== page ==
I realize that this approach will mean suffering and sacrifice. It may mean going to jail…. it may even mean physical death. But if physical death is the price that a man must pay to free his children and his white brethren from a permanent death of the spirit, than nothing could be more redemptive. This is the type of soul-force that I am convinced will triumph over the physical force of the oppressor.[4]

Speaking truth to power — without truth-force — has been a pitiful failure.

Instead speak love and truth to power in the language of direct mass action and dedication to the difficult work of organizing. But, how can we endure the years of struggle it takes to give force to love and truth? King’s example: find something great and grand to give us purpose and confidence.

All King quotes and citation are from, A Testament of Hope: The Essential Writings of Martin Luther King. ed James M. Washington

Notes.

[1] Letter from a Birmingham Jail. 291-2.

[2]Playboy Interview: Martin Luther King, 349-350. See also p. 526.

[3] Love, Law and Civil Disobedience,46-47. See also 16-20, 256, 335

[4] Rising Tide of Racial Consciousness, 149

More articles by:

Richard Moser writes at befreedom.co where this article first appeared.

bernie-the-sandernistas-cover-344x550
August 19, 2019
John Davis
The Isle of White: a Tale of the Have-Lots Versus the Have-Nots
John O'Kane
Supreme Nihilism: the El Paso Shooter’s Manifesto
Robert Fisk
If Chinese Tanks Take Hong Kong, Who’ll be Surprised?
Ipek S. Burnett
White Terror: Toni Morrison on the Construct of Racism
Arshad Khan
India’s Mangled Economy
Howard Lisnoff
The Proud Boys Take Over the Streets of Portland, Oregon
Steven Krichbaum
Put an End to the Endless War Inflicted Upon Our National Forests
Cal Winslow
A Brief History of Harlan County, USA
Jim Goodman
Ag Secretary Sonny Perdue is Just Part of a Loathsome Administration
Brian Horejsi
Bears’ Lives Undervalued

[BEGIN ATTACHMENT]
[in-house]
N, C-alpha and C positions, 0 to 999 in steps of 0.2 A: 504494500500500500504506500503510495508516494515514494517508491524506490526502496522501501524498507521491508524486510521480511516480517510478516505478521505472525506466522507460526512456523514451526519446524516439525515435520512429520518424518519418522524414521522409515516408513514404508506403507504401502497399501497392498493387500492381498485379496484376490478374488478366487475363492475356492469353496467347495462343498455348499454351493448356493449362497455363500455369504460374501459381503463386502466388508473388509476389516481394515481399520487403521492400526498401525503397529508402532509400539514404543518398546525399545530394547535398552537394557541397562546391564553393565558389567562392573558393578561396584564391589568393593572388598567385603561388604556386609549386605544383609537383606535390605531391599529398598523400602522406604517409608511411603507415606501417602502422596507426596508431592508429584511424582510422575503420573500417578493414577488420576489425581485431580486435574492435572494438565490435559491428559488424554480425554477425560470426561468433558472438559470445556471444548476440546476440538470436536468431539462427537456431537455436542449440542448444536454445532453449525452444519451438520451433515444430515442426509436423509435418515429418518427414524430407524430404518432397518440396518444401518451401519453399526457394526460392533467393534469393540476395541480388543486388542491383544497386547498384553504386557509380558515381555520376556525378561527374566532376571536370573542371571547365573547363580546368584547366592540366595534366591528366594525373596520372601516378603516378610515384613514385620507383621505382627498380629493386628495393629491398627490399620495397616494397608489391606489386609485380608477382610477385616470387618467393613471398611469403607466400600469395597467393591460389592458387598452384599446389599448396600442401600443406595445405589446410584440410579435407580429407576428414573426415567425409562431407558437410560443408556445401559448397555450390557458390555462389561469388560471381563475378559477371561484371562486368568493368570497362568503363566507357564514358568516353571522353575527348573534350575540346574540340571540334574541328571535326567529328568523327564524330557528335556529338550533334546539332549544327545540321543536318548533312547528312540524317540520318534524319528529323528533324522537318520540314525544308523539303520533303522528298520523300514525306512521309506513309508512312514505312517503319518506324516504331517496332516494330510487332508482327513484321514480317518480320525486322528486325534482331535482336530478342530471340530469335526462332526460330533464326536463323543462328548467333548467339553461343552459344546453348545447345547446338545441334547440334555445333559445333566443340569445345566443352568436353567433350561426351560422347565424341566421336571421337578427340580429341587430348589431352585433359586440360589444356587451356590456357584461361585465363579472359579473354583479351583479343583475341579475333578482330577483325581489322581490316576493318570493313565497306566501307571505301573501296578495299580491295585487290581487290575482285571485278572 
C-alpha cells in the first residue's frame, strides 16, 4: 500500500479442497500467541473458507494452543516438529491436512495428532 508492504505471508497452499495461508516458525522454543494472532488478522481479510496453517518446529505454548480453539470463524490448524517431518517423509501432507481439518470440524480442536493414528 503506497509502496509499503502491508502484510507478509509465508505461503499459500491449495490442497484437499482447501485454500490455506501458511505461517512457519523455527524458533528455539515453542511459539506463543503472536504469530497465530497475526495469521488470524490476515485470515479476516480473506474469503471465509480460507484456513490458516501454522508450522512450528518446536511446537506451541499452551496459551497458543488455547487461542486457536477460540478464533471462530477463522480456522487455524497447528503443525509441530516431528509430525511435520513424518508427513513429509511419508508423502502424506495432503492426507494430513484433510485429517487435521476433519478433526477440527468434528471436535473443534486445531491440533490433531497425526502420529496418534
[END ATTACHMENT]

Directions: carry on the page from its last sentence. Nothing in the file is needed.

Thomas Knapp
Lung Disease Outbreak: First Casualties of the War on Vaping?
Susie Day
Dear Guys Who Got Arrested for Throwing Water on NYPD Cops
Weekend Edition
August 16, 2019
Friday - Sunday
Paul Street
Uncle Sam was Born Lethal
Jennifer Matsui
La Danse Mossad: Robert Maxwell and Jeffrey Epstein
Rob Urie
Neoliberalism and Environmental Calamity
Stuart A. Newman
The Biotech-Industrial Complex Gets Ready to Define What is Human
Nick Alexandrov
Prevention Through Deterrence: The Strategy Shared by the El Paso Shooter and the U.S. Border Patrol
Jeffrey St. Clair
The First Dambuster: a Coyote Tale
Eric Draitser
“Bernie is Trump” (and other Corporate Media Bullsh*t)
Nick Pemberton
Is White Supremacism a Mental Illness?
Jim Kavanagh
Dead Man’s Hand: The Impeachment Gambit
Andrew Levine
Have They No Decency?
David Yearsley
Kind of Blue at 60
Ramzy Baroud
Manifestos of Hate: What White Terrorists Have in Common
Evaggelos Vallianatos
The War on Nature
Martha Rosenberg
Catch and Hang Live Chickens for Slaughter: $11 an Hour Possible!
Yoav Litvin
Israel Fears a Visit by Ilhan Omar and Rashida Tlaib
Neve Gordon
It’s No Wonder the Military likes Violent Video Games, They Can Help Train Civilians to Become Warriors
Susan Miller
That Debacle at the Border is Genocide
Ralph Nader
With the Boeing 737 MAX Grounded, Top Boeing Bosses Must Testify Before Congress Now
Victor Grossman
Warnings, Ancient and Modern
Meena Miriam Yust - Arshad Khan
The Microplastic Threat
Kavitha Muralidharan
‘Today We Seek Those Fish in Discovery Channel’
Louis Proyect
The Vanity Cinema of Quentin Tarantino
Bob Scofield
Tit For Tat: Baltimore Takes Another Hit, This Time From Uruguay
Nozomi Hayase
The Prosecution of Julian Assange Affects Us All
Ron Jacobs
People’s Music for the Soul
John Feffer
Is America Crazy?
Jonathan Power
Russia and China are Growing Closer Again
John W. Whitehead
Who Inflicts the Most Gun Violence in America? The U.S. Government and Its Police Forces
Justin Vest
ICE: You’re Not Welcome in the South
Jill Richardson
Race is a Social Construct, But It Still Matters
Dean Baker
The NYT Gets the Story on Automation and Inequality Completely Wrong
Nino Pagliccia
Venezuela Retains Political Control After New US Coercive Measures
Gary Leupp
MSNBC and the Next Election: Racism is the Issue (and Don’t Talk about Socialism)
FacebookTwitterRedditEmail